Education is More Than a Piece of Paper
I spent a little time today reading through the pros and cons of higher education. Some of the websites and blogs are purely opinions thrown up as fact while other dialog is heavily peppered with research. Check out ProCon.org for one example of intellectual discussions of the value of higher education.
I have heard it so many times. “Why do I need a Bachelor’s degree? It’s just a piece of paper.” While I agree that I don’t use all of my education to the fullest extent, a formal education provides much more than just a piece of paper. And if you made it through college without increasing your knowledge base, you are either wicked smart or your college kind of sucked.
I conducted an informal survey of some of my friends and colleagues over the past two weeks. I proposed the following two scenarios. Oh, by the way, I had to caveat my questions by saying they had to hire without meeting the person. A person’s behavior during the interview process heavily influences the hire/reject decision. We tend to want to be around people who communicate (verbally and non-verbally) the way we do. Therefore, my initial decision to reject can be overridden if the prospective employee communicates like me.
Scenario #1: You are hiring someone who will interface with your office several times a week. An undergraduate degree is not mandatory but highly desired. Two individuals have applied. Both are the same gender and 23 years old. Neither have direct experience with the specific job but, based on past job and volunteer experience, they meet the minimum requirements for the position. The only significant difference between the two is their formal education; one has an undergraduate degree and the other does not. Which candidate would you hire? Why?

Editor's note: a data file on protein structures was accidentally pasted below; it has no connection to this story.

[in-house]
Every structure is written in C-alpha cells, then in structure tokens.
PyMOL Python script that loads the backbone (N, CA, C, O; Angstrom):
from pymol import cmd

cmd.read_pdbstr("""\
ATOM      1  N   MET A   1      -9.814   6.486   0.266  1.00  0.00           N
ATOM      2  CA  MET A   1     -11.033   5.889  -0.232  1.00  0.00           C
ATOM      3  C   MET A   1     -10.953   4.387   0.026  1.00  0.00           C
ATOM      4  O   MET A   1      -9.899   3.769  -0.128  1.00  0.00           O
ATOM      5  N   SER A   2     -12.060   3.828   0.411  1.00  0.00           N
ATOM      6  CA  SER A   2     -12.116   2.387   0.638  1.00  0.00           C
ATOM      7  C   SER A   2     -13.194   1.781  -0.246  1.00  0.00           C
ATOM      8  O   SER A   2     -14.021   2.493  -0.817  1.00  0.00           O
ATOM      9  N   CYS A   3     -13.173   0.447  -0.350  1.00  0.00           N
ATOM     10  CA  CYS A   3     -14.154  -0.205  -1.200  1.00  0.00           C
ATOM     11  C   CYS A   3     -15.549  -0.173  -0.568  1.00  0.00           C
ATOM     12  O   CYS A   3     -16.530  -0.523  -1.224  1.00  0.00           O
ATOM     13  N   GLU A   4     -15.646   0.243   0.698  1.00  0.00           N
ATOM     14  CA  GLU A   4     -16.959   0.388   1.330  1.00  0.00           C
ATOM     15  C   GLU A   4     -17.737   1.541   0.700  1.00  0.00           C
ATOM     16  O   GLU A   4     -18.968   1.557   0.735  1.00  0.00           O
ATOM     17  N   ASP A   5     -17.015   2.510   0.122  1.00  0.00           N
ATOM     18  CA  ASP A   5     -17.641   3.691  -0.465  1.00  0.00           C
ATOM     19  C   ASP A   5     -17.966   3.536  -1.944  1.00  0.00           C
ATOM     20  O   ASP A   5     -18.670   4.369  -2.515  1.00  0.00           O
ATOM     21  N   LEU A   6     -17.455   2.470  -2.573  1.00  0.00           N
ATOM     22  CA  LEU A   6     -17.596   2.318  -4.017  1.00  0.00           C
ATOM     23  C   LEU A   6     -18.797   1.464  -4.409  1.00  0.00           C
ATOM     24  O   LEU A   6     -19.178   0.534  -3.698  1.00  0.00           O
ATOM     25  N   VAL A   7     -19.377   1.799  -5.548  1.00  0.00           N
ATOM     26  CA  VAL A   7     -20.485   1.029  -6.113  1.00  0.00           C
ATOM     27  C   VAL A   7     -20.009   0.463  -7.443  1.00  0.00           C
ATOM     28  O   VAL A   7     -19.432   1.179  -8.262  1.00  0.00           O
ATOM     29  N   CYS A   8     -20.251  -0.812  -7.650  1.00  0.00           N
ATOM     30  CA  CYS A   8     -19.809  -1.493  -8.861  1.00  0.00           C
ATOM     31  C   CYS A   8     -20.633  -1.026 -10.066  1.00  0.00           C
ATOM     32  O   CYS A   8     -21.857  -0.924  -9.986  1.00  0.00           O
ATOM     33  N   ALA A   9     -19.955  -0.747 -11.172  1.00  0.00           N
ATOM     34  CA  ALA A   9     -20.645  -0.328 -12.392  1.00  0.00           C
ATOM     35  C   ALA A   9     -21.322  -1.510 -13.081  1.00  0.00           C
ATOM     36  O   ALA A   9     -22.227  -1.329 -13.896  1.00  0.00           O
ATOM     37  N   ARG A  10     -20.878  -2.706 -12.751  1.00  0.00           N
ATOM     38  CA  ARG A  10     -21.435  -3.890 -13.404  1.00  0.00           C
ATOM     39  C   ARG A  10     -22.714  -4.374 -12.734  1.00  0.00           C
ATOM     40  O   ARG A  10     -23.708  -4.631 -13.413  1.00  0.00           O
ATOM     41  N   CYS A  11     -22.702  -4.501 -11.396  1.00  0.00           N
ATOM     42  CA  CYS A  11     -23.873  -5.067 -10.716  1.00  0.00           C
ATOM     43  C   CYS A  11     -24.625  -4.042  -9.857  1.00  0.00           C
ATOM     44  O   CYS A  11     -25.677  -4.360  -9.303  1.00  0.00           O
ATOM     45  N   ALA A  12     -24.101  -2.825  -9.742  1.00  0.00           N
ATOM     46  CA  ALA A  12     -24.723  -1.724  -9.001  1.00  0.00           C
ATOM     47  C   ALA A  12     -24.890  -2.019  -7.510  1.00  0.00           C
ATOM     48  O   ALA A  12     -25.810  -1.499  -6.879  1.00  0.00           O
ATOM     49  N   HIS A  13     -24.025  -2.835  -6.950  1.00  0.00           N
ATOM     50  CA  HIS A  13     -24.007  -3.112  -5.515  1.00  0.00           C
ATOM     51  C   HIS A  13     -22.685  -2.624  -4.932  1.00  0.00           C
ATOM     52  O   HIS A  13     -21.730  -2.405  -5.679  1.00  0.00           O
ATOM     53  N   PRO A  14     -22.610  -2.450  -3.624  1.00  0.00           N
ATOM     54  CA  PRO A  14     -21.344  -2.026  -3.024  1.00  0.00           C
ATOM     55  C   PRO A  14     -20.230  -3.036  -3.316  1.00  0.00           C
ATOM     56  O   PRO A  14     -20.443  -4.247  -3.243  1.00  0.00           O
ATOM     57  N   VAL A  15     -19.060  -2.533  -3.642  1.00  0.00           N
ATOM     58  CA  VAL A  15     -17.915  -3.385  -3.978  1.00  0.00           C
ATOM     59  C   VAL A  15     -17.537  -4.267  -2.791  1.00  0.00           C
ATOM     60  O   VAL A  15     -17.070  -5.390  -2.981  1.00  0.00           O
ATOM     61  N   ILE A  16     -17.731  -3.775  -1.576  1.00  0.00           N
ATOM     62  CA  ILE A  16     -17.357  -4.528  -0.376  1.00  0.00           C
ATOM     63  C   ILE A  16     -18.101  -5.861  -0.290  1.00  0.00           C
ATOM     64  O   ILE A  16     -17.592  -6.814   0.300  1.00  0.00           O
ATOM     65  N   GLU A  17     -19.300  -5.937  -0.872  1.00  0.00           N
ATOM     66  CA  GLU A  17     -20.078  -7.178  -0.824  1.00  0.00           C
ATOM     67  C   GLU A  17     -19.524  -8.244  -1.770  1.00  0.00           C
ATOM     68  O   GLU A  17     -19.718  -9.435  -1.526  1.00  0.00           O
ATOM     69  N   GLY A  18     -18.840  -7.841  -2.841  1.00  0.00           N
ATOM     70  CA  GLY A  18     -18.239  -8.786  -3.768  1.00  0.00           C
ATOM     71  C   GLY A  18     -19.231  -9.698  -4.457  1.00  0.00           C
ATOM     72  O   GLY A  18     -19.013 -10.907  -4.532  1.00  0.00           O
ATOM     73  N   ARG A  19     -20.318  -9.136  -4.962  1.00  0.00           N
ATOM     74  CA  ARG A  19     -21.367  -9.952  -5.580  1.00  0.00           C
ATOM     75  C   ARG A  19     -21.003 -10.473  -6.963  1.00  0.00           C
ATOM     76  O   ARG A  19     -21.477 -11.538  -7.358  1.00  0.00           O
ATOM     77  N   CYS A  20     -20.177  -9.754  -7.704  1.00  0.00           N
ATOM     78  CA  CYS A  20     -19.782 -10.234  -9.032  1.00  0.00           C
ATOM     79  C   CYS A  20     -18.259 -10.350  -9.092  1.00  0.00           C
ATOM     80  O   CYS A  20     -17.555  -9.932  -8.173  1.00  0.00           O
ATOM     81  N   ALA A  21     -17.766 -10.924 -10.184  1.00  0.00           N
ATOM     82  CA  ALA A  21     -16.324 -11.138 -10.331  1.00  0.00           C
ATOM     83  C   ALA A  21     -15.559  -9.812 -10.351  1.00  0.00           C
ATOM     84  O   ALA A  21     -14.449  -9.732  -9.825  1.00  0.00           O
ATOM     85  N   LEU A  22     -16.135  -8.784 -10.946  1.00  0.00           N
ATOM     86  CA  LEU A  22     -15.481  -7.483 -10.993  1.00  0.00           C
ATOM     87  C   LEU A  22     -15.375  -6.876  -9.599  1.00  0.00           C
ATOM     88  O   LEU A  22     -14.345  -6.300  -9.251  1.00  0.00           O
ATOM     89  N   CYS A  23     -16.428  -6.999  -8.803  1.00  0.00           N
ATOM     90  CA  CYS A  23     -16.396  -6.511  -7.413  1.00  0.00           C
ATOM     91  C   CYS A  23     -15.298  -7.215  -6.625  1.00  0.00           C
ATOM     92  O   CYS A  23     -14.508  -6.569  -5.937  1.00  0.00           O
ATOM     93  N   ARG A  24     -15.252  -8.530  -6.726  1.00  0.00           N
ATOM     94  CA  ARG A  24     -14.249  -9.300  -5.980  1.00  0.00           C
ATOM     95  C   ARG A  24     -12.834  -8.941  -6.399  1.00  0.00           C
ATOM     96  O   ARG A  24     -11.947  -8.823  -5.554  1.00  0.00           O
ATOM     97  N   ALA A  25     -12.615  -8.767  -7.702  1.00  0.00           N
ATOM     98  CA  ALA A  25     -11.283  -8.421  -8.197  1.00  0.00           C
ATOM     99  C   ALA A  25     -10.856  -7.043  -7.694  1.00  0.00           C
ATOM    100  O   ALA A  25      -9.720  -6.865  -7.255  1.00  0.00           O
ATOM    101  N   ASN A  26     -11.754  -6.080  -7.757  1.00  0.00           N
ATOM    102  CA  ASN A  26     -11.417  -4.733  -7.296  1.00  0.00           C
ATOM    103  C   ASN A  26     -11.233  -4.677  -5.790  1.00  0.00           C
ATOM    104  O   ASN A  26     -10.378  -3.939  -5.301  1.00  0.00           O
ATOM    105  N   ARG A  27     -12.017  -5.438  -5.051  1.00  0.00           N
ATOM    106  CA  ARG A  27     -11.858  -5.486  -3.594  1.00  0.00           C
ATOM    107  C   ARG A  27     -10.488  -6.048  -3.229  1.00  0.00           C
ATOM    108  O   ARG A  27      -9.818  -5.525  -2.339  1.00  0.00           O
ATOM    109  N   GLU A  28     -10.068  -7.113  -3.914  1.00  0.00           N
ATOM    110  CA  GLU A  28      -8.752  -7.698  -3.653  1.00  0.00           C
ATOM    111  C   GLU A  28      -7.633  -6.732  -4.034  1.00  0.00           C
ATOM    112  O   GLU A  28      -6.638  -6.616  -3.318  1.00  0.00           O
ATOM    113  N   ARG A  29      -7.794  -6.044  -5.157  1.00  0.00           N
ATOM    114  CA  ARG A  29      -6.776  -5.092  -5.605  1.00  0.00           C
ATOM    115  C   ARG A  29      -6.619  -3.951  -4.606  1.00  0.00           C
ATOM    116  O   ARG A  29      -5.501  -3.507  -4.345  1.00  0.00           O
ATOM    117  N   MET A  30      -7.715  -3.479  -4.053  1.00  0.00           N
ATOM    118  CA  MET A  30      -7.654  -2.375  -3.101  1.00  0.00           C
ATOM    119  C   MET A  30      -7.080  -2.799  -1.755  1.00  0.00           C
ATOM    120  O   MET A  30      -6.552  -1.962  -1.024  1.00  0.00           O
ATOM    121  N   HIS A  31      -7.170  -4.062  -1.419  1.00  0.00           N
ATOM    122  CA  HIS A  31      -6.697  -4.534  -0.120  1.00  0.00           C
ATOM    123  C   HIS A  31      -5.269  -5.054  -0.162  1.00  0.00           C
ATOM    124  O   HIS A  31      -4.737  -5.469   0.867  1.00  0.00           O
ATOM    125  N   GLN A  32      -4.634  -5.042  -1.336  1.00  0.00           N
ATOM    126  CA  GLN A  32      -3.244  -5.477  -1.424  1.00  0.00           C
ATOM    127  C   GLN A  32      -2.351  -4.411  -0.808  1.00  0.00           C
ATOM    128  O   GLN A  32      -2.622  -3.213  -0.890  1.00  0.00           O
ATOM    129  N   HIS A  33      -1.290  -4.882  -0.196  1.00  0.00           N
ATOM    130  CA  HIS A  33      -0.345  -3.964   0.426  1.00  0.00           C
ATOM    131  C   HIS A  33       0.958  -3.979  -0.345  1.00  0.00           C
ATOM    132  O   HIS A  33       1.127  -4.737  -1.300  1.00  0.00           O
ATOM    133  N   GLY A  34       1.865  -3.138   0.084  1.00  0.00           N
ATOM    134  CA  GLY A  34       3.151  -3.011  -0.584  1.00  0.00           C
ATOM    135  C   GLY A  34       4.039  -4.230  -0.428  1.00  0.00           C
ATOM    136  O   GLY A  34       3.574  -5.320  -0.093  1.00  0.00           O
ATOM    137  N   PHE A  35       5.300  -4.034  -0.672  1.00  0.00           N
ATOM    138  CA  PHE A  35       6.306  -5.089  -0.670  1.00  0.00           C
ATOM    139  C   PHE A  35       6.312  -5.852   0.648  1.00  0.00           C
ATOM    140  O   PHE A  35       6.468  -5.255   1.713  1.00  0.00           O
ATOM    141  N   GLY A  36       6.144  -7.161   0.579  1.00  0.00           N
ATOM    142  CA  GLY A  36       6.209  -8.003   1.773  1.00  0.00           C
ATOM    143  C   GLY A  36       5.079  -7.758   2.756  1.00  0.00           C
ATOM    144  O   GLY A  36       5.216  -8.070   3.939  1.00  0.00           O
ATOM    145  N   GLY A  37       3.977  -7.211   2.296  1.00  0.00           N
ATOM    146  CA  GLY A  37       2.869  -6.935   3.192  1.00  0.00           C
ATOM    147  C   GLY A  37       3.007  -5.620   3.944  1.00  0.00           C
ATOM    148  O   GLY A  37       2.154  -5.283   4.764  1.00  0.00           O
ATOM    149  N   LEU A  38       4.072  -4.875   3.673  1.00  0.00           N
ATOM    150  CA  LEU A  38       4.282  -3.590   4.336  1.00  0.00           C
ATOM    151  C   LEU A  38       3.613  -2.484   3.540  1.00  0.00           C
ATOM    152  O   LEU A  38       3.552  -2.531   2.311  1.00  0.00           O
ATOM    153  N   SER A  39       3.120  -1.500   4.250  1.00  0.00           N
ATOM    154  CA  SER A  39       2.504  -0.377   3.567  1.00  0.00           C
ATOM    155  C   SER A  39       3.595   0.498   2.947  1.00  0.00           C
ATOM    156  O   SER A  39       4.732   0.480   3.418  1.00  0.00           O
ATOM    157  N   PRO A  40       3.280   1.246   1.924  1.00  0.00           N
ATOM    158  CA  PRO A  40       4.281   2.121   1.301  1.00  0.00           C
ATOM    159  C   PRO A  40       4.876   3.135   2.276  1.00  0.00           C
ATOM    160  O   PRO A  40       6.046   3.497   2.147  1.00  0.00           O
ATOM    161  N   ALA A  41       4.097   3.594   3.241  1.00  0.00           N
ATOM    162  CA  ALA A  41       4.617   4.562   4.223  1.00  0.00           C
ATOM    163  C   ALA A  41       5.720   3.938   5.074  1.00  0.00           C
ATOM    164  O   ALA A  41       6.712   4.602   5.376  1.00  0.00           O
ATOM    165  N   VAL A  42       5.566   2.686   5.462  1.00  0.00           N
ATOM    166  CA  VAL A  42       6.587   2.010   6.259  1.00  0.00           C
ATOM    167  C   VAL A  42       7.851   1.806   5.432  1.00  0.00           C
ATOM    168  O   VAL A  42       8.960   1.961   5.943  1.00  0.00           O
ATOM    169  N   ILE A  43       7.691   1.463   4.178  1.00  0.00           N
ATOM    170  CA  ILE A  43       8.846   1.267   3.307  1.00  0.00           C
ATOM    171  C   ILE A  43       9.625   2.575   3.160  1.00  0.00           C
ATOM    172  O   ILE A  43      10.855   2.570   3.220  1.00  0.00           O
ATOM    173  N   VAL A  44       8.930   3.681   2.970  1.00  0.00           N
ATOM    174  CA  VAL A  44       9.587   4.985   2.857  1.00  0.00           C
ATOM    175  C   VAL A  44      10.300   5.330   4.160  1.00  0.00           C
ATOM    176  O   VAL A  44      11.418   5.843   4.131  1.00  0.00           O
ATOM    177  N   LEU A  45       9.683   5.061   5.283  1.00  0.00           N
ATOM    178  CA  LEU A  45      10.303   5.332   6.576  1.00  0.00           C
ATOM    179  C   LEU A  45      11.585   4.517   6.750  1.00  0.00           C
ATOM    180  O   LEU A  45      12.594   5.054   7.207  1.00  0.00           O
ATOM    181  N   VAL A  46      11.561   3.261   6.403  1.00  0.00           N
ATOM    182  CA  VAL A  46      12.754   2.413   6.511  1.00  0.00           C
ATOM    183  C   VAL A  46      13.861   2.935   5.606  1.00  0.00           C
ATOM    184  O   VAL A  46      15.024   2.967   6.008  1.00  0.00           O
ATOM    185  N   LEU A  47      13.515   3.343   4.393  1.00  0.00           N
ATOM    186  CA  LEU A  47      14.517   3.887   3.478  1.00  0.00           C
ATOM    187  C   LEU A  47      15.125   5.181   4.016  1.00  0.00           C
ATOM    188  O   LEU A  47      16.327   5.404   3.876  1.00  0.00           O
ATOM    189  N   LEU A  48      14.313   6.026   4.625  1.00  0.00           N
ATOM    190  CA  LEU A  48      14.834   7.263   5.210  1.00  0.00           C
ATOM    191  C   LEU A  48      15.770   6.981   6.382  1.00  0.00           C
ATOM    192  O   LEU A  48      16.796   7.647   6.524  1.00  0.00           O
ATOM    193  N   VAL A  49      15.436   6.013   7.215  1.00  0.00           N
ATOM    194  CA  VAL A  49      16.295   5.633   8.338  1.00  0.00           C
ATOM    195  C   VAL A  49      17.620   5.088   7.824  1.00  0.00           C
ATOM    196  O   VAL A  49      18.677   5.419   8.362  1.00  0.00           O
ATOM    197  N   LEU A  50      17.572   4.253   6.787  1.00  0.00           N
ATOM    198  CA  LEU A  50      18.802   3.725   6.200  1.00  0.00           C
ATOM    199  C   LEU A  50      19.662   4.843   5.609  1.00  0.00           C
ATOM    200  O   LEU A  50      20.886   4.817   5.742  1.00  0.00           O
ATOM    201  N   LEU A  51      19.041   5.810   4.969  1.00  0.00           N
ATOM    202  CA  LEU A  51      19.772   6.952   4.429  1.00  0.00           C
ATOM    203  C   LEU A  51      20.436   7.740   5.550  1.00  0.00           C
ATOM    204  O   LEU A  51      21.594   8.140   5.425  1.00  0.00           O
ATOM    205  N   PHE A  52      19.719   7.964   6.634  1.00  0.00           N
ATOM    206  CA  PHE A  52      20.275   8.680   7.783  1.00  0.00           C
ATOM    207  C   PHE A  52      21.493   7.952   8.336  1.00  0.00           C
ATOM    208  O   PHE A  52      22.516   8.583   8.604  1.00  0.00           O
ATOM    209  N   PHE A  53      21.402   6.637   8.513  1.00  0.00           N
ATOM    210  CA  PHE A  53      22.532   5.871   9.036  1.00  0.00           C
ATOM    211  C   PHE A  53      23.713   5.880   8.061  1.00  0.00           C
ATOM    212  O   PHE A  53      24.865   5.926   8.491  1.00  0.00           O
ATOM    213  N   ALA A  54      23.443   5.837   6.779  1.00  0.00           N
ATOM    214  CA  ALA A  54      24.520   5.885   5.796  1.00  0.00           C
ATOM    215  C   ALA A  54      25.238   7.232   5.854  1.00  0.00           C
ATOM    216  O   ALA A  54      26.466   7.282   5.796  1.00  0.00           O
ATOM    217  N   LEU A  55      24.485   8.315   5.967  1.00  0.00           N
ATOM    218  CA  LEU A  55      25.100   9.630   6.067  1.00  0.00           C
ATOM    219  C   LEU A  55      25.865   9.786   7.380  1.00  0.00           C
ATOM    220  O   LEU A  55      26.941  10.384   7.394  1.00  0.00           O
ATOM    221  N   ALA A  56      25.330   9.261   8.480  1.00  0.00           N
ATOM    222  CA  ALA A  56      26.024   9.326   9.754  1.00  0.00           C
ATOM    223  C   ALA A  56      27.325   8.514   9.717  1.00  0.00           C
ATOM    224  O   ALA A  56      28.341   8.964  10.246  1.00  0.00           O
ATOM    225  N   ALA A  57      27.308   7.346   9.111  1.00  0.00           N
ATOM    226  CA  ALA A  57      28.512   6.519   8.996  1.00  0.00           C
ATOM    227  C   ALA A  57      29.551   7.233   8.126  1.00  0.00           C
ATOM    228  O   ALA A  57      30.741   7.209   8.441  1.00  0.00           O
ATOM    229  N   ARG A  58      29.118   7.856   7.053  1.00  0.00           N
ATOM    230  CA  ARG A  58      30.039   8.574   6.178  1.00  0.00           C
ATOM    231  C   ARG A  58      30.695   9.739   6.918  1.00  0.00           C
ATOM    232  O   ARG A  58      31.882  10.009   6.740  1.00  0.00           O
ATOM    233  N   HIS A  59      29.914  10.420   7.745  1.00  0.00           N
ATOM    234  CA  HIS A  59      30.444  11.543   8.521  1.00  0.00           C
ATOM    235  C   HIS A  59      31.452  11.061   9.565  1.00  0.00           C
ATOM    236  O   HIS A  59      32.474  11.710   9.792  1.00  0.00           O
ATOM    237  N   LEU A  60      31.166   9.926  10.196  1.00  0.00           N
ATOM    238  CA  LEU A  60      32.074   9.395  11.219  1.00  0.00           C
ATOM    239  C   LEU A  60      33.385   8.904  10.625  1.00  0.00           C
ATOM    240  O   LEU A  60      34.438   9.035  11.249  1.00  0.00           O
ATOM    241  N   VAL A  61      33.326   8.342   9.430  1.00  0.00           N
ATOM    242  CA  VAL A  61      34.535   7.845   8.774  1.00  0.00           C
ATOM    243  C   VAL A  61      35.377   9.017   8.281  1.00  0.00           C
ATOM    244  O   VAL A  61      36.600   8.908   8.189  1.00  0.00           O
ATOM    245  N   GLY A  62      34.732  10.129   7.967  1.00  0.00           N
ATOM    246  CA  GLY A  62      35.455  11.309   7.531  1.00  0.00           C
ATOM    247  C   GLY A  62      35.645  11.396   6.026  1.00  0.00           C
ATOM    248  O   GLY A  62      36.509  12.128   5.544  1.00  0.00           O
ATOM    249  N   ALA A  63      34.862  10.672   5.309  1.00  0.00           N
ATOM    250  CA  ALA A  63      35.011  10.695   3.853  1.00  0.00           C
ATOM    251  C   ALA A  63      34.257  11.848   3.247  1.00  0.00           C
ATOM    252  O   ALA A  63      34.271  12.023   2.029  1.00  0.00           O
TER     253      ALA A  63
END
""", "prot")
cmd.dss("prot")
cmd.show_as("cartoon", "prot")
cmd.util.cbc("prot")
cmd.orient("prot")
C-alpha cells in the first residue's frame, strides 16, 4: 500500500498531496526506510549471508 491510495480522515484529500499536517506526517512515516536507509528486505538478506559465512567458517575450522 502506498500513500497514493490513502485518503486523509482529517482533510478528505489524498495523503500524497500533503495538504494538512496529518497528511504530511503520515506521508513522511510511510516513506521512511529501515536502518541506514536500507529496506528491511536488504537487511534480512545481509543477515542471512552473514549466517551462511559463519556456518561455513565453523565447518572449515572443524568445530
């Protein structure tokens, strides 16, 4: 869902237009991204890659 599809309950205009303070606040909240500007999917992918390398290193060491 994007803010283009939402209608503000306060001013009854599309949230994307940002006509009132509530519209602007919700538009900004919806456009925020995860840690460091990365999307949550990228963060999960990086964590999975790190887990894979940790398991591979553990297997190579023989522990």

Answers for Scenario #1: The survey respondents having a college degree said they would hire the college graduate. Reasons included diverse interpersonal experiences, experience working on small projects and/or teams, and experience meeting immovable deadlines. Survey respondents without college degrees said they would hire the candidate without a college degree. One respondent said he would be able to communicate better than with the undergraduate. Another cited the probability that the college graduate would use the job as a stepping stone to “bigger and better things”.
Scenario #2: You are hiring someone who will interface with your office several times a week. An undergraduate degree is not mandatory but highly desired. Two individuals have applied. Both are the same gender and 23 years old. One candidate has an undergraduate degree directly related to the job position but no direct work experience. The other has no education past high school but has 4 years of direct experience with another company. Which candidate would you hire? Why?
Answers for Scenario #2: Survey respondents with college degrees who work in highly technical fields still said they would hire the college graduate. The thought process is the candidate with the college degree would have a solid base of knowledge with which to build upon. Survey respondents who did not work in highly technical fields (whether they held a college degree or not) said they would go with the candidate with 4 years of direct experience.